Lineage Society

Did Benjamin Graves die as a result of wounds sustained at the Battle of Groton Heights?

The Daughters of the American Revolution GRS System lists an unusual death entry for Benjamin Graves of Connecticut. It reads: “Death: 9-6- 1781 WOUND REC IN BATTLE.” In other words, according to previous applications to the Daughters of the American Revolution, Benjamin Graves died 6 September 1781 of wounds received in battle. 6 September 1781 was the date of the British attack on Groton, Connecticut and the Battle of Groton Heights.

Fort Griswold Battlefield State Park offers a list of those killed and wounded. Benjamin Graves is not listed on it. So how accurate is the DAR entry?

According to the entry, Graves was a militia private serving under “Capt. Holmes.” The Connecticut Church Record Abstracts indicate that he was baptized in East Haddam in August 1734. There’s no indication of his age at the time. If he were born in 1734 – unlikely given his sister was baptized at the beginning of 1735 – he would have been 47. That was in the possible age range for a militia private, who were generally only called up for short periods.

Who was Captain Holmes? It’s not entirely clear. Portions of the East Haddam town meeting minutes, which had appeared in the 1884 History of Middlesex County, have been transcribed to the website of the Connecticut Sons of the American Revolution. Those minutes do mention a Capt. Eliphat Holmes.

According to the pension file Captain Holmes filed in 1818, he resigned from the Army in 1780 due to ill health. He had been in command on the Continental Line, which would have placed him out in the field for long periods. Militia service, which placed him closer to home, may not have been entirely out of the question. It is unclear, however, why he would not have referenced it in his pension application.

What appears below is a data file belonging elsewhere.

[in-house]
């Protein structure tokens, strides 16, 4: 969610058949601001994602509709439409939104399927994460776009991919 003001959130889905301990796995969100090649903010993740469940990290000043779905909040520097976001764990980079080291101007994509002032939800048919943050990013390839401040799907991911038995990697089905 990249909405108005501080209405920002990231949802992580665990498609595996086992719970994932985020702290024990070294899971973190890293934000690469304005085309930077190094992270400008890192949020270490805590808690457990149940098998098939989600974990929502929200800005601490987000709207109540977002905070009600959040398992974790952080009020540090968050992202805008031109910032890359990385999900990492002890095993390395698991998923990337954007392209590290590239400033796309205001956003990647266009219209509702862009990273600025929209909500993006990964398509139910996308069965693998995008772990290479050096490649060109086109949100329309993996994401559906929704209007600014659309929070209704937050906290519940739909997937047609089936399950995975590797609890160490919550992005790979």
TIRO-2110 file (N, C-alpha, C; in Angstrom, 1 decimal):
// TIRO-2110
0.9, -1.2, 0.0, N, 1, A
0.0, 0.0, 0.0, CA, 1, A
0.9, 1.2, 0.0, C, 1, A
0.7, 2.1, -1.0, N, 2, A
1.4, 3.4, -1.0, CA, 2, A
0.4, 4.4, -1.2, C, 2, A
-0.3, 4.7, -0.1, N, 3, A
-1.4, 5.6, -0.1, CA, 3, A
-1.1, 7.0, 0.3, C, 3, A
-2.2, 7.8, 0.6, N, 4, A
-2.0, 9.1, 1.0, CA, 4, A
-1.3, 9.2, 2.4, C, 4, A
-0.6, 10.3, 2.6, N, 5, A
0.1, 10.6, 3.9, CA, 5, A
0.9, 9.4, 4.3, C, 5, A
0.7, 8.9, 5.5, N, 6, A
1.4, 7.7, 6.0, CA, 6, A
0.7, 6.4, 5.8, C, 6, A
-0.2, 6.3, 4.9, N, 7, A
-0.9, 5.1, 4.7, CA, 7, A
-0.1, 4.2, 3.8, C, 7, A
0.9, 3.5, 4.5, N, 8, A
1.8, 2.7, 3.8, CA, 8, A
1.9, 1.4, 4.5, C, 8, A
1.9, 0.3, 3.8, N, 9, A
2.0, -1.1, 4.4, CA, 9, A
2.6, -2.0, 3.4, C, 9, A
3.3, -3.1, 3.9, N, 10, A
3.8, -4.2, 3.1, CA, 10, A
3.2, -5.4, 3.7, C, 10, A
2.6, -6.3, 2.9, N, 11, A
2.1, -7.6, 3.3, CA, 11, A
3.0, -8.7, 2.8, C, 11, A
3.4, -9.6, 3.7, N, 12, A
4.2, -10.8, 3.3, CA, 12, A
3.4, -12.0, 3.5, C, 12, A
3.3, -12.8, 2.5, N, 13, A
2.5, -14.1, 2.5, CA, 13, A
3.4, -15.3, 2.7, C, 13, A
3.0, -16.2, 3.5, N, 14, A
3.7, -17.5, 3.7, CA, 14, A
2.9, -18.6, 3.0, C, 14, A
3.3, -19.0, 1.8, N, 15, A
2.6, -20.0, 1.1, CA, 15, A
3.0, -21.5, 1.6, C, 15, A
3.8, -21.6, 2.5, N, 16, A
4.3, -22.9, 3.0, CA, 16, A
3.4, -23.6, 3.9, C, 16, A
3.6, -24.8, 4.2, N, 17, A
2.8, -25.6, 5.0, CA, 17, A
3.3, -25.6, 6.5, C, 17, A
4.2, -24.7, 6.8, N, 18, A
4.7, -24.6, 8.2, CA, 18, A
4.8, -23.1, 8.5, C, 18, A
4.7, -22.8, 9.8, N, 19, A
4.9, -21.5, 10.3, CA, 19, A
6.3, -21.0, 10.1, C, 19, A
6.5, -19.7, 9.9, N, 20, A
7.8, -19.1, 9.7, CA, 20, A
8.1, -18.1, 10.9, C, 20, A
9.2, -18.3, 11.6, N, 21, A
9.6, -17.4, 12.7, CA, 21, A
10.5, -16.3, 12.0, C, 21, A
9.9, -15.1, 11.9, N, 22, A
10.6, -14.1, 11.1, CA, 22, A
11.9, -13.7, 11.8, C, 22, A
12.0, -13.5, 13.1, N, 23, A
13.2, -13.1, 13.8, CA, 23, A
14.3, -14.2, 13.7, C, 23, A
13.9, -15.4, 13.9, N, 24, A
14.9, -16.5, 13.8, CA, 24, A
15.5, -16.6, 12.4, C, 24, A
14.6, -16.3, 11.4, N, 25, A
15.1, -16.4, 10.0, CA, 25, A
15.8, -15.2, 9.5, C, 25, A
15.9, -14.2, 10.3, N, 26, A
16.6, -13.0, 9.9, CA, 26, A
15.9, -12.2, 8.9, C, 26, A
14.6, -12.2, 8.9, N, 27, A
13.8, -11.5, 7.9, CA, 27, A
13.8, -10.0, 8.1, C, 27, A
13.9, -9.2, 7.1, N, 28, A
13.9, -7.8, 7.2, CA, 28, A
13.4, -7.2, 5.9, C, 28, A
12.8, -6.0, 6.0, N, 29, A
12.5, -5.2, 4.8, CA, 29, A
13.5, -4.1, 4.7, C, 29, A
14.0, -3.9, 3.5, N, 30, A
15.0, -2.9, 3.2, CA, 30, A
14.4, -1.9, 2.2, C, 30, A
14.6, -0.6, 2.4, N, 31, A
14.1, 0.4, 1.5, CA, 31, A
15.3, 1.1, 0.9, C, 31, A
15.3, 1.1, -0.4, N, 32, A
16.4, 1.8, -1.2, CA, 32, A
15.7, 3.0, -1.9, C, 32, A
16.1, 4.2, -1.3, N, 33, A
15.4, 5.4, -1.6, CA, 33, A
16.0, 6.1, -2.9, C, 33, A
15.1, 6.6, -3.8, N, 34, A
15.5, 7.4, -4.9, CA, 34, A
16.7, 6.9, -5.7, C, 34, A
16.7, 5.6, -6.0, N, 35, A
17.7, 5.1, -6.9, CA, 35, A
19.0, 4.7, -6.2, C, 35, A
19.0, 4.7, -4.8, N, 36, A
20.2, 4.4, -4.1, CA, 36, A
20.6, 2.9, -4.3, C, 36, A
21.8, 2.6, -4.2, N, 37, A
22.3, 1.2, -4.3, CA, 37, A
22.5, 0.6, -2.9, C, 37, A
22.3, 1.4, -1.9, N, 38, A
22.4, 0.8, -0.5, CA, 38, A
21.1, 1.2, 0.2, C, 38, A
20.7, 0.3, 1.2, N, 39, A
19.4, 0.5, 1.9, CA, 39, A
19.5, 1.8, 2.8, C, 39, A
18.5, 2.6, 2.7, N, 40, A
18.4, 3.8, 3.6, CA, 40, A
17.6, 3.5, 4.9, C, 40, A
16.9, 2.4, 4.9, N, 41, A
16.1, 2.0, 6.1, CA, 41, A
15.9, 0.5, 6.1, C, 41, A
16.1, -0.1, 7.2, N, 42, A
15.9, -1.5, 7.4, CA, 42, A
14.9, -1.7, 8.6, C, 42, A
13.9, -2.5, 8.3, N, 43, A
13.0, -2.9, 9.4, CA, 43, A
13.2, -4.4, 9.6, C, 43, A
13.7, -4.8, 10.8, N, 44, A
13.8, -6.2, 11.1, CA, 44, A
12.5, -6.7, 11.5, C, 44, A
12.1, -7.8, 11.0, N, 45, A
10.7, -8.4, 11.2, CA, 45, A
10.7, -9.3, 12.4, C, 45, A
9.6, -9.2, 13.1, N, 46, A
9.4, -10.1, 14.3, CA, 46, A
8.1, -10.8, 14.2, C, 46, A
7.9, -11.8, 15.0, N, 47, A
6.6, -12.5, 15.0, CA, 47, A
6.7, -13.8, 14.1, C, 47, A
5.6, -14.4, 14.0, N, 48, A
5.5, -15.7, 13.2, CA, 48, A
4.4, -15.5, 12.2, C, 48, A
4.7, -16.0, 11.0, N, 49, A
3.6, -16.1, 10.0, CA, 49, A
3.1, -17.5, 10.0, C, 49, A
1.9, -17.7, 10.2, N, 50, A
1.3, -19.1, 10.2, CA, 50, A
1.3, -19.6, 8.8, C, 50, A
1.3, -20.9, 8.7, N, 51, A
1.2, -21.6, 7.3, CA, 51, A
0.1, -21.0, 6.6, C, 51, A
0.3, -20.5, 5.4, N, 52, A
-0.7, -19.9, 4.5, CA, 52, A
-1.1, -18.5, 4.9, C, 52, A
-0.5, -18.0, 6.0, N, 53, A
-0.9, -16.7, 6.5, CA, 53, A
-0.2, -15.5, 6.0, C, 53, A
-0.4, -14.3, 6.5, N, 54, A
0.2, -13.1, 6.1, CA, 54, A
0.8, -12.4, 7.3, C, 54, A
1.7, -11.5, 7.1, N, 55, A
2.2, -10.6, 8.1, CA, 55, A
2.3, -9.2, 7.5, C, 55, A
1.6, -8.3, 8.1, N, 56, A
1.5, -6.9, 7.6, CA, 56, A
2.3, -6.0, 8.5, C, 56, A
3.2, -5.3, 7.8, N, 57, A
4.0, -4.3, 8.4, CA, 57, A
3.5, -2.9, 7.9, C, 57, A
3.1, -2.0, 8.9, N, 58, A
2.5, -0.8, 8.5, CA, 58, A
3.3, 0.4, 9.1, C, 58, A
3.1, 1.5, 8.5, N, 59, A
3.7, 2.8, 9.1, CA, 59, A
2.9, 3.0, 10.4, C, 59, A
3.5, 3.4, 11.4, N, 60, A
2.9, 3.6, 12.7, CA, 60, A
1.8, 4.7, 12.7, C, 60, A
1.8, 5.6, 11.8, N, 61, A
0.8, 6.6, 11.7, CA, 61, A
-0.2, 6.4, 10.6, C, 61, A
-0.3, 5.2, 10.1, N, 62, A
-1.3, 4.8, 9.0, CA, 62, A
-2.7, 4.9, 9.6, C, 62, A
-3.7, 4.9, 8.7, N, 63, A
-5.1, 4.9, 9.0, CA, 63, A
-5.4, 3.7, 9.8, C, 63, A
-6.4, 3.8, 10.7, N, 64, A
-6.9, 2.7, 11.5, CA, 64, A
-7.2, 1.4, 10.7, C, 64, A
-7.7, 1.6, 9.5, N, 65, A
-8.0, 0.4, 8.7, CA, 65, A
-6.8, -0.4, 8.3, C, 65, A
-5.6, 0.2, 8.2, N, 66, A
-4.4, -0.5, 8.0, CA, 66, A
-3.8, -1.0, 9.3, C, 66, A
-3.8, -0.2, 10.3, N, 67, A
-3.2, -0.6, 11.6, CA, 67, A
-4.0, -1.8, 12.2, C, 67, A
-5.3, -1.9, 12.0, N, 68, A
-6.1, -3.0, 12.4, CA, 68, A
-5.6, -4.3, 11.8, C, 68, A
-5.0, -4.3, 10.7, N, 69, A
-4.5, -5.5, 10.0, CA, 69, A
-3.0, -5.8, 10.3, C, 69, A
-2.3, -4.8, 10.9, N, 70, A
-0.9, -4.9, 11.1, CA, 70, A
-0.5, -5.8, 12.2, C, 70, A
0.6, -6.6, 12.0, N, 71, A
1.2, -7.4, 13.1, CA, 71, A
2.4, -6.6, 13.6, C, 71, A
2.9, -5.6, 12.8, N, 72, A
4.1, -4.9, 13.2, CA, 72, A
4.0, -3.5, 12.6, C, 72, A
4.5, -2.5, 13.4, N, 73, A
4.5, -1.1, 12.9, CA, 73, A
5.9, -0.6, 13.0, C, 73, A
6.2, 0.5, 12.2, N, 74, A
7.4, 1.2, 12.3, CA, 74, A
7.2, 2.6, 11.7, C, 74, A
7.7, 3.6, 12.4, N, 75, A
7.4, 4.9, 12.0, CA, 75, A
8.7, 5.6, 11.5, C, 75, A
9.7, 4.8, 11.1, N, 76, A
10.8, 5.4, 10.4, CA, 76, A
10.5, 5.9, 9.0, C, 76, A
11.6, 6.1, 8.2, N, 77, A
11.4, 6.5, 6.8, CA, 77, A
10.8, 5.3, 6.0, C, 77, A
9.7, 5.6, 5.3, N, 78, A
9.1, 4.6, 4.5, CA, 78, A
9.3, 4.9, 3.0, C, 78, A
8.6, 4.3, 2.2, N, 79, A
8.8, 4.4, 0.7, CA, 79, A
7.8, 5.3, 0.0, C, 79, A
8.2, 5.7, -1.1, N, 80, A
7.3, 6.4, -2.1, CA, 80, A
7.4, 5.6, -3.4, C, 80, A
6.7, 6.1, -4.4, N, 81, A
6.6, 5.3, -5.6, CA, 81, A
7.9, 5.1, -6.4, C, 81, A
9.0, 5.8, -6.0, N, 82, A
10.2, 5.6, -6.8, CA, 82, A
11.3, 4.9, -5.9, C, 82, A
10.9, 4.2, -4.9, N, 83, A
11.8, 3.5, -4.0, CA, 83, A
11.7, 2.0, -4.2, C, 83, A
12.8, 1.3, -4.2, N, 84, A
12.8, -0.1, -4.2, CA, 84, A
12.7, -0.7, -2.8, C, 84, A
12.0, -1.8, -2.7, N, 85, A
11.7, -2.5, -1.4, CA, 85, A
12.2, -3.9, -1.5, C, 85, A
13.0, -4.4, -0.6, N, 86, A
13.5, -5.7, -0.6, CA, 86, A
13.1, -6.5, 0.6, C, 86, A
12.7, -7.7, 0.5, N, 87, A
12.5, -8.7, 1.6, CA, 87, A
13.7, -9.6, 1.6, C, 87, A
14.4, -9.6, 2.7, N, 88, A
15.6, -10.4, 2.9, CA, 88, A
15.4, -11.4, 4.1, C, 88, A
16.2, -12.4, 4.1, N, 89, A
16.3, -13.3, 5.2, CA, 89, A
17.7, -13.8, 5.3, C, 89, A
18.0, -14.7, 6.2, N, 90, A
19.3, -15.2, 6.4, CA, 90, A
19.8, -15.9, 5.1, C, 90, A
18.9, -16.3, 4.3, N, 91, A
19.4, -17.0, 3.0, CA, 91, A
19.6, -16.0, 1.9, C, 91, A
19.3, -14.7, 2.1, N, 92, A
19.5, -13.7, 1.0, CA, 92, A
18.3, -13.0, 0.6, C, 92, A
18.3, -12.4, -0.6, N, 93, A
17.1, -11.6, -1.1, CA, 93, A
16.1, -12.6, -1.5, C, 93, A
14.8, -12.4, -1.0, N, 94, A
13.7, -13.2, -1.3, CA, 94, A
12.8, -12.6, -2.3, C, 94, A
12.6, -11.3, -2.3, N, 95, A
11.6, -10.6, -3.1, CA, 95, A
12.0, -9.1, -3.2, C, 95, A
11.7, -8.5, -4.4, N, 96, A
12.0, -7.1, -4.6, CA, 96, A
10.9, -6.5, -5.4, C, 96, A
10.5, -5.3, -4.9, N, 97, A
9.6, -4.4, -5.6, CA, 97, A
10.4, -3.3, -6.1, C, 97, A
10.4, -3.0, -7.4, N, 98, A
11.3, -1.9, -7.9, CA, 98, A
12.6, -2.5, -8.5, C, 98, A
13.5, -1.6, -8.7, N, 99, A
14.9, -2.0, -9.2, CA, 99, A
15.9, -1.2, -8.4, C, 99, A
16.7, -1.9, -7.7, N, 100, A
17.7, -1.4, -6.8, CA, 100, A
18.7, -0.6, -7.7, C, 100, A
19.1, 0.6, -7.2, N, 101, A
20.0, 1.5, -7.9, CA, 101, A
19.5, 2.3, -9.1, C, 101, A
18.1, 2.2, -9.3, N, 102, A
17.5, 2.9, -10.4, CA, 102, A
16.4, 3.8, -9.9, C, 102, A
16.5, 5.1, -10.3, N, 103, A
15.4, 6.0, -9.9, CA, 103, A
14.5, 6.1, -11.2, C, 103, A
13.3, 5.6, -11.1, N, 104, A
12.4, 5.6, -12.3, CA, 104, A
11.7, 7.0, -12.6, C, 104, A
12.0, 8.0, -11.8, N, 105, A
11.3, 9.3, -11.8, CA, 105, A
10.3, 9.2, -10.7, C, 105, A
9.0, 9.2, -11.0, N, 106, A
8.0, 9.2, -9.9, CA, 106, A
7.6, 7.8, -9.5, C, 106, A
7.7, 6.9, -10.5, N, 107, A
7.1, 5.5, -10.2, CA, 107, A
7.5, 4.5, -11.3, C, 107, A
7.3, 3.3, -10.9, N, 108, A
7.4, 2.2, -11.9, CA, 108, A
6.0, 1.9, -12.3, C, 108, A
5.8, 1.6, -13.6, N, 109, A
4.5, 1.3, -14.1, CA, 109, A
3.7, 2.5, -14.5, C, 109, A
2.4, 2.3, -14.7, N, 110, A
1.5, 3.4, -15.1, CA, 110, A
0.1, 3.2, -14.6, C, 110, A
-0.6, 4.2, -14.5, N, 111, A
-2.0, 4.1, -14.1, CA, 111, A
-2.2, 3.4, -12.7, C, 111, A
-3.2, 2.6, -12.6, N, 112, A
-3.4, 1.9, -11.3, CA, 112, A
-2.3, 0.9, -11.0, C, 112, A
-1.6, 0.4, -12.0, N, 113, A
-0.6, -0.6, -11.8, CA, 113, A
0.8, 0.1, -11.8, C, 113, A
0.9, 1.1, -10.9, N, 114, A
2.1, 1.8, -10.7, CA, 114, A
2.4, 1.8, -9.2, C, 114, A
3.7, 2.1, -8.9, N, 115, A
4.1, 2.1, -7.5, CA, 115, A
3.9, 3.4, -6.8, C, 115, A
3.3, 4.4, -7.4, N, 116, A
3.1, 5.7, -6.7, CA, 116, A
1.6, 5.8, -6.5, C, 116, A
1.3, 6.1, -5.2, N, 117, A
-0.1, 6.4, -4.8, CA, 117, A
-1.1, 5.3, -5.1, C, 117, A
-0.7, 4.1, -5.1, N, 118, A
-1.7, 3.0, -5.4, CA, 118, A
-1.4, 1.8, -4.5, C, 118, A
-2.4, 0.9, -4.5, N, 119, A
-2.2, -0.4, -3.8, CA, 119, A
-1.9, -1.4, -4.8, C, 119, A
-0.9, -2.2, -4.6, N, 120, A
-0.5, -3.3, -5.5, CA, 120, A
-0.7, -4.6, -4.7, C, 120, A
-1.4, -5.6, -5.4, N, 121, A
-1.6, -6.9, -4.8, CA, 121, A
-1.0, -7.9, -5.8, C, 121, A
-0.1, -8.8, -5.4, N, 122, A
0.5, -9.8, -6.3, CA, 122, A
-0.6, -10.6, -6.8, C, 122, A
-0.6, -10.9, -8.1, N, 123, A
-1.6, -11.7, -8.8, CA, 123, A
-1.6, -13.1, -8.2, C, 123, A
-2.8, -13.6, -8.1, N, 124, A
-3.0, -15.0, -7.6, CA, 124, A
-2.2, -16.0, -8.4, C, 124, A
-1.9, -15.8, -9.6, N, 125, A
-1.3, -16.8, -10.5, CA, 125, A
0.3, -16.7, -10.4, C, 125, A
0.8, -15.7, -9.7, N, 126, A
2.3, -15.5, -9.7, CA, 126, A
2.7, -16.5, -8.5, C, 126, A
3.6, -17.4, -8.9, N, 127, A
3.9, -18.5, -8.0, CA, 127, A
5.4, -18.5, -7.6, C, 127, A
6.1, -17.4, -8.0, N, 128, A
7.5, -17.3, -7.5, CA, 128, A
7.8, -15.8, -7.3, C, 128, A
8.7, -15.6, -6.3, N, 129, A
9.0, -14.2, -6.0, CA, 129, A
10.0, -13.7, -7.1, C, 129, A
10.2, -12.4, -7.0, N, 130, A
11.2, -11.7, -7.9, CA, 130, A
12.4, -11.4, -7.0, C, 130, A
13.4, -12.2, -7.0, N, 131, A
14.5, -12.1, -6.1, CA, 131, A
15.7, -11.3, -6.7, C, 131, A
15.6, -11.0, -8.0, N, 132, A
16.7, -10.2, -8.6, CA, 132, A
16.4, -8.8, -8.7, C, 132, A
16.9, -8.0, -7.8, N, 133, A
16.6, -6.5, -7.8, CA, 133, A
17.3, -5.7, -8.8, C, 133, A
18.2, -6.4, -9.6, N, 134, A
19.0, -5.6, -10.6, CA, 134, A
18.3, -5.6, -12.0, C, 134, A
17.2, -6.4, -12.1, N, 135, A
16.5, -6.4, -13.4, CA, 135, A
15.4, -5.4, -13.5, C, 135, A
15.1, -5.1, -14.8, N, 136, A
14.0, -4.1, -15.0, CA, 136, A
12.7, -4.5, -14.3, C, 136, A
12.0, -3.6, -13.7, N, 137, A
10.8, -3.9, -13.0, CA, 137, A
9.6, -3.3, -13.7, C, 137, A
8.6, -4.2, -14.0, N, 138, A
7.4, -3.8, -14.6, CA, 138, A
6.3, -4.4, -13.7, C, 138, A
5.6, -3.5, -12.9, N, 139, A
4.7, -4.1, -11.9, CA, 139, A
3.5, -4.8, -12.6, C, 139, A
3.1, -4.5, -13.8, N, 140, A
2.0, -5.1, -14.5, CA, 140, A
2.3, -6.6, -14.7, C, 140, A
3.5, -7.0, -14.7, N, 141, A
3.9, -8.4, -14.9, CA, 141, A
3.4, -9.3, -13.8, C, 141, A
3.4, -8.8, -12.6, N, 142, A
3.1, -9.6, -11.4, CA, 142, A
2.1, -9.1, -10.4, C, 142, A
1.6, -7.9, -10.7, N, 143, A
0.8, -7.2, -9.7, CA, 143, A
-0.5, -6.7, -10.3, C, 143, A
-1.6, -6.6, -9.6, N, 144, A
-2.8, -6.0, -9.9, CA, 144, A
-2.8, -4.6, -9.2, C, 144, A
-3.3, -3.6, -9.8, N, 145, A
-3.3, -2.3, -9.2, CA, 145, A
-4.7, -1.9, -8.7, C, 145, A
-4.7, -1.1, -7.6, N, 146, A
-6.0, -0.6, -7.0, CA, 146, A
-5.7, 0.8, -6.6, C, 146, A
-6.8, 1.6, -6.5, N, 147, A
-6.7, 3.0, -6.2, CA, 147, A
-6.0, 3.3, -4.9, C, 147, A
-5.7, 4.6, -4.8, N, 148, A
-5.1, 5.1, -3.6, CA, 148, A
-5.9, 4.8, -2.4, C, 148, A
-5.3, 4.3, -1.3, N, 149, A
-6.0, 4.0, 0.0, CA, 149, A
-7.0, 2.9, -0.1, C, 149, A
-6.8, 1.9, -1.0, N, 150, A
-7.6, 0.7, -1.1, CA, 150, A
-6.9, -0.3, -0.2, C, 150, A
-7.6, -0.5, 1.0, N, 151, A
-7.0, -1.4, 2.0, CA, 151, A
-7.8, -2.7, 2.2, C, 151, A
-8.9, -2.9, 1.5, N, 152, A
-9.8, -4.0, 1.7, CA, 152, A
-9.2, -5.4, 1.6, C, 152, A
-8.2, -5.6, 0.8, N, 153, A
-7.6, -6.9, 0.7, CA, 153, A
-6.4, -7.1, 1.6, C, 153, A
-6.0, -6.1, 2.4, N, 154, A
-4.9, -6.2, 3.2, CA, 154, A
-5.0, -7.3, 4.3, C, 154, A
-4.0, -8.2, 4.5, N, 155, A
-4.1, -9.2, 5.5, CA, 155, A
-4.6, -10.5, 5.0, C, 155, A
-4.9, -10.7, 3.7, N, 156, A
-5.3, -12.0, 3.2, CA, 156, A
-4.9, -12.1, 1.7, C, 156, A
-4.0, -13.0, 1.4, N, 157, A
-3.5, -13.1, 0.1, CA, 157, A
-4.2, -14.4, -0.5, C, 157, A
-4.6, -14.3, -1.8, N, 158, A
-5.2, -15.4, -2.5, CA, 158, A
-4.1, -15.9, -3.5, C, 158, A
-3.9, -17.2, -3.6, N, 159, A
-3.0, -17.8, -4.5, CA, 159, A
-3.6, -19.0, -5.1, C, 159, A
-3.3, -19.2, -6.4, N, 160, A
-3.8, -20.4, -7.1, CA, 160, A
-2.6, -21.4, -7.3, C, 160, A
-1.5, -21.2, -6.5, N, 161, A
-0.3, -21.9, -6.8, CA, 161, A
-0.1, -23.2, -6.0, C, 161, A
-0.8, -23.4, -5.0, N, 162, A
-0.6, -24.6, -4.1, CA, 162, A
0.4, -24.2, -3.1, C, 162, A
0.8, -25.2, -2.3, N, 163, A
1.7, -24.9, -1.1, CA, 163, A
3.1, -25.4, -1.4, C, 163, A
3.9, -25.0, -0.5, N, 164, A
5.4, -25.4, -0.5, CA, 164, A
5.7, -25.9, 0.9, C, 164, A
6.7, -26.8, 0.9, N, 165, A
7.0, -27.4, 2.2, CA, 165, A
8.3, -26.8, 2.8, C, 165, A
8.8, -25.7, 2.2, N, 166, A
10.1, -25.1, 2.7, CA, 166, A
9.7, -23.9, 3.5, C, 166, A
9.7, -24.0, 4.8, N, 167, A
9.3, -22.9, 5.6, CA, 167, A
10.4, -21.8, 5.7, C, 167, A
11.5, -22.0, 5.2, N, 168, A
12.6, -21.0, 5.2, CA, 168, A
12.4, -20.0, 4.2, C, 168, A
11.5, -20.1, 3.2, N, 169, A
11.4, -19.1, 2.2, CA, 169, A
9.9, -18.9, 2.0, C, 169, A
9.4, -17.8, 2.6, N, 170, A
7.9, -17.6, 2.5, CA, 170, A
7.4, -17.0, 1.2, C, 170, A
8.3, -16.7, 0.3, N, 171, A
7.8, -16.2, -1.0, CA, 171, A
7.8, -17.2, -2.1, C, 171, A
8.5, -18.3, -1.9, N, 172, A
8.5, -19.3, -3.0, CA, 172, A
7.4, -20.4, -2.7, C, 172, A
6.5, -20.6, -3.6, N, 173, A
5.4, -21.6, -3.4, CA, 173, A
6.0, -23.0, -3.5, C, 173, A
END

Record of Service of Connecticut Men in the I. War of the Revolution lends credence to the argument that Captain Holmes was Eliphat Holmes. This work, which is used as a standard reference for documenting Connecticut Revolutionary War military service, includes a muster from 1776 for the Company of Captain Eliphat Holmes of East Haddam. Among those listed is Benjamin Graves. The description of the unit suggests a militia unit that could have been called up in periods of concern.

Was it called up in 1781 – and did Benjamin die during its service? The unit is not listed in Record of Service for 1781, but that in itself is not a surprise. Unless the militia was called out for long periods, the details were often not recorded. The East Haddam militia may have been at Groton Heights in 1781.

However, there are suggestions that Benjamin may not have been there. Ancestry‘s “Connecticut, U.S., Wills and Probate Records, 1609-1999” collection includes an estate administration for a Benjamin Graves dated 1777 and guardianship bonds for several Graves children dated 1778. Neither confirms Benjamin’s death in 1777. The administration papers, as they survive, may be a continuation of the estate of Benjamin Sr, who died in 1770. The guardianship bonds do not name the children’s father, leaving open the possibility that they are unconnected.

How would we discover more? We could start by ordering those early DAR applications to see how they documented Benjamin’s death.